From the Nazko wilderness to the opera stage

From the Nazko wilderness to the opera stage

Morgan Fraser is following his dream of professional opera singer

Morgan Fraser loves soccer, playing guitar and living in the Nazko wilderness; however, his passion is singing opera.

At 16 years old, his voice is effortlessly reaching notes that are often difficult for veteran tenors.

No one can really explain why he has such an amazing voice or where his devotion to such an eclectic career came from, especially not his parents, but they support their son and are among the amazed who are captivated by Morgan’s voice.

Morgan grew up living in his parents’ world of guide/outfitting, with chores and riding in the outback near his home in Nazko.

Morgan wasn’t a singer as a young child. Even into his teens he didn’t like the sound of his own voice and refused to sing, although he did play guitar. Being on stage never occurred to him or his family.

Although he was playing soccer three times a week, Morgan found time to take a few singing lessons from local vocal teacher Melanie McKinnon and slowly he found his voice wasn’t so offensive. He took a workshop in voice and was then asked to join a spring break week-long workshop where, on the fifth day, they performed a version of My Fair Lady, with Morgan playing the role of Henry Higgins. That was the spring of 2015 and a passion was awakening in this teenager.

Voice adjudicator and teacher Katherine Van Kampen from Kelowna heard Morgan during the Quesnel Festival of the Performing Arts and invited him to study with her.

She introduced Morgan to opera and his passion blossomed.

“It couldn’t be a more remote location to study opera,” his mother Sabrina said with a wry grin.

Morgan studied with Van Kampen for 10 months.

“She pushed me really, really hard,” he said.

“There were times I was ready to quit, but the opera elf kept clawing to get out.”

As Morgan’s talent was exposed more and more, the family kept hearing the same refrain over and over again.

“Every time he opened his mouth to sing, he drew the attention of people who kept saying, ‘Do you know what you’ve got?’” Sabrina said.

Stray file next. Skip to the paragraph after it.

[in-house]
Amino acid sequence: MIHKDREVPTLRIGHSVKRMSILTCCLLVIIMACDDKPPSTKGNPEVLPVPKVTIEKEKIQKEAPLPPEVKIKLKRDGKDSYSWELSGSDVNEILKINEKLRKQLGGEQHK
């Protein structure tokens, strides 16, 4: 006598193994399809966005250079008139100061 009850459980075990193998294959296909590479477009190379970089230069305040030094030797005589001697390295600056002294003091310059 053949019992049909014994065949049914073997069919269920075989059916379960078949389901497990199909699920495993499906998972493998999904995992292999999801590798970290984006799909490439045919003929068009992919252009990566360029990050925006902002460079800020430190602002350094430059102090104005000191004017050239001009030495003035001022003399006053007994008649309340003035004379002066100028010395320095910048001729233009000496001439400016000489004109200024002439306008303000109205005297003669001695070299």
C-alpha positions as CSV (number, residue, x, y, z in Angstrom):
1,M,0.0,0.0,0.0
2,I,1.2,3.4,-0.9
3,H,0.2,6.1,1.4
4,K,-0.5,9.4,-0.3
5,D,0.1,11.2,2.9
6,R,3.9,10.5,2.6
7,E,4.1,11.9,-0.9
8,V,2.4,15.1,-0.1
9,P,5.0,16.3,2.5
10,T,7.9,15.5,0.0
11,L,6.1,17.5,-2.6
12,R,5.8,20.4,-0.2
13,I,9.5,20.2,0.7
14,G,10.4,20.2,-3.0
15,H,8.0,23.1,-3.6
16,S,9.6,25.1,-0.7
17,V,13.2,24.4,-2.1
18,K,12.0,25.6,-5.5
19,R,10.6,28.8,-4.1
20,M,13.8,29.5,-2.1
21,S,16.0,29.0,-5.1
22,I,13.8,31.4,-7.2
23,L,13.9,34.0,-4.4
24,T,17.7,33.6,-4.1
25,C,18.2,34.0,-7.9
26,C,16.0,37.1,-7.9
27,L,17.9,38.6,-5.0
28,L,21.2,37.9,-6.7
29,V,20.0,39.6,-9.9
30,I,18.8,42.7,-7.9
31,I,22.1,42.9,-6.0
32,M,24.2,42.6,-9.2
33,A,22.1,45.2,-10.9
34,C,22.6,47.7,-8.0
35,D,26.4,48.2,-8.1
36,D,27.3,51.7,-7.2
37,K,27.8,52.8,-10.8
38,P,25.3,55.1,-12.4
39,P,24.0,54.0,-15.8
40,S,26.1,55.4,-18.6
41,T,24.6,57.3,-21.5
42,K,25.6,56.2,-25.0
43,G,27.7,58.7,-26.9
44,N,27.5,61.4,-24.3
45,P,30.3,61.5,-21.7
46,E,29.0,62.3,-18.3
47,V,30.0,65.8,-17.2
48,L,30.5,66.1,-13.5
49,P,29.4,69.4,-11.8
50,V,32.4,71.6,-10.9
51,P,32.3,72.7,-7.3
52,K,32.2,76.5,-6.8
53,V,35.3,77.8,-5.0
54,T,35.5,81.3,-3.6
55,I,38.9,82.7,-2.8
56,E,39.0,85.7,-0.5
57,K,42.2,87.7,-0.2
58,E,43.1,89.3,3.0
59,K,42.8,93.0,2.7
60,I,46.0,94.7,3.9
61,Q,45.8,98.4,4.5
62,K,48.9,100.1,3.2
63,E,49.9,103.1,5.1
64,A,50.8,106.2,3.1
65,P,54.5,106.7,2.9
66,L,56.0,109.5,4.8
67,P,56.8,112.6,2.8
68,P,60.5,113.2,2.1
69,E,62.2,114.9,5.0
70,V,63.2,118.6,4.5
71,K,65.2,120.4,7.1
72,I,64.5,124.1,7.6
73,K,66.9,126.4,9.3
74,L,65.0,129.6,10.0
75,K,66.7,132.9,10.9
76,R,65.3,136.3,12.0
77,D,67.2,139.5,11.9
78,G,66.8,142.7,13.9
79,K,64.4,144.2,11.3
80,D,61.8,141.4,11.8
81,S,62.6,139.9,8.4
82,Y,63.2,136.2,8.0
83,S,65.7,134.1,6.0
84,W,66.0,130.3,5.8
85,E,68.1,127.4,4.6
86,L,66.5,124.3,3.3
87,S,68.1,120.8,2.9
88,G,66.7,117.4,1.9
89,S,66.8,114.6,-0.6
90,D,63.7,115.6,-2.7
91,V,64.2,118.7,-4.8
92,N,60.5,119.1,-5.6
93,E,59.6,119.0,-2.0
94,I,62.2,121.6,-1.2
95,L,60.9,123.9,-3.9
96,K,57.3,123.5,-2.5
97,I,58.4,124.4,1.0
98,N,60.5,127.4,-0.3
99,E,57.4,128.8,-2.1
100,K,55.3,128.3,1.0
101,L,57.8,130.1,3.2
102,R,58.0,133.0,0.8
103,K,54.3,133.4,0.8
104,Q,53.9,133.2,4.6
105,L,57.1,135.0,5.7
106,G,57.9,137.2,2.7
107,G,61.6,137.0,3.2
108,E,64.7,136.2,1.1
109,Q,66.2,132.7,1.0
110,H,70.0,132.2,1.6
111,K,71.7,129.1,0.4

Something else was becoming very apparent. Morgan was a pronounced operatic tenor and he was eager to study with a tenor teacher.

With the emergence of his monumental talent, came the cautions, the fears, the need to protect his gift. Physically he has to avoid screaming, always wear a scarf to protect his vocal chords and most of all have the right teacher, with the right methods and knowledge to best develop Morgan’s opera possibilities.

There was also the risk of the attention and success creating a big ego; however, his mother was never concerned about that. Sabrina knew she and her husband, Stewart, had raised Morgan to be level headed, with a solid character who knew right from wrong.

Professionals in the business began to hear about his abilities and were clambering to work with him, but he was still living in Nazko and still in high school.

When Morgan was approached in March of this year by Blaine Hensbee, an opera professor at Lethbridge University and a opera tenor singer by profession, he knew he’d found his teacher.

This seasoned opera veteran knew how to bring out the best in Morgan, knew when to push, when not to push and how to help this young greenhorn develop his talents and skills. This was, for the most part, all done via the Internet. Morgan even looked to Blaine for advice on how to handle the overwhelming praise already heaped on the young singer.

“My parents taught me right from wrong and the right values,” Morgan added.

Morgan has already debuted as an opera singer. He was invited to perform with the chorus and had a small role with Opera Kelowna this past summer. One of the company’s people had heard Morgan perform in Williams Lake and reached out to him in Nazko.

With the help of Kelowna Rotary, he was able to participate.

“This was my debut and I felt pretty good about it,” he said.

It was also a good opportunity for Morgan to see the inside workings of the career he had chosen, the work that goes into staging an opera.

“But the cast was so supportive, I had about a week to get used to everything,” Morgan said.

He’s now back at the books finishing his Grade 12 year and learning five new languages with hopes of pursuing his passion, but he knows each step of the way is about trust, genuineness and learning – always learning.